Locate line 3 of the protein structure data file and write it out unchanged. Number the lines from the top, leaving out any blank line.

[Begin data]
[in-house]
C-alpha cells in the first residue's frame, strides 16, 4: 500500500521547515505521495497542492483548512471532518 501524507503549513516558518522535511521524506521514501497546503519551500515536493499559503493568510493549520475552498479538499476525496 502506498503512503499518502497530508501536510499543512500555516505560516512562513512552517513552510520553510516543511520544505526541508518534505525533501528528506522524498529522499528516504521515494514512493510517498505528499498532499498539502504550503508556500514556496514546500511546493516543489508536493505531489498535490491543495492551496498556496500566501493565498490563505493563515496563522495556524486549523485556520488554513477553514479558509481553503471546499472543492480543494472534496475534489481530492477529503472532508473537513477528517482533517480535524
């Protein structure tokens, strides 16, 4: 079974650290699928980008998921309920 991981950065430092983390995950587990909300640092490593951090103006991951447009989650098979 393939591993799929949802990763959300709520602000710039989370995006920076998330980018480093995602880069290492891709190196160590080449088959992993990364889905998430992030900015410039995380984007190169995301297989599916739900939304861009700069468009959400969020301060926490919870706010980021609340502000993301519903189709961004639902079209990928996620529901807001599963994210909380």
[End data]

């Protein structure tokens, strides 16, 4: 079974650290699928980008998921309920 991981950065430092983390995950587990909300640092490593951090103006991951447009989650098979 393939591993799929949802990763959300709520602000710039989370995006920076998330980018480093995602880069290492891709190196160590080449088959992993990364889905998430992030900015410039995380984007190169995301297989599916739900939304861009700069468009959400969020301060926490919870706010980021609340502000993301519903189709961004639902079209990928996620529901807001599963994210909380």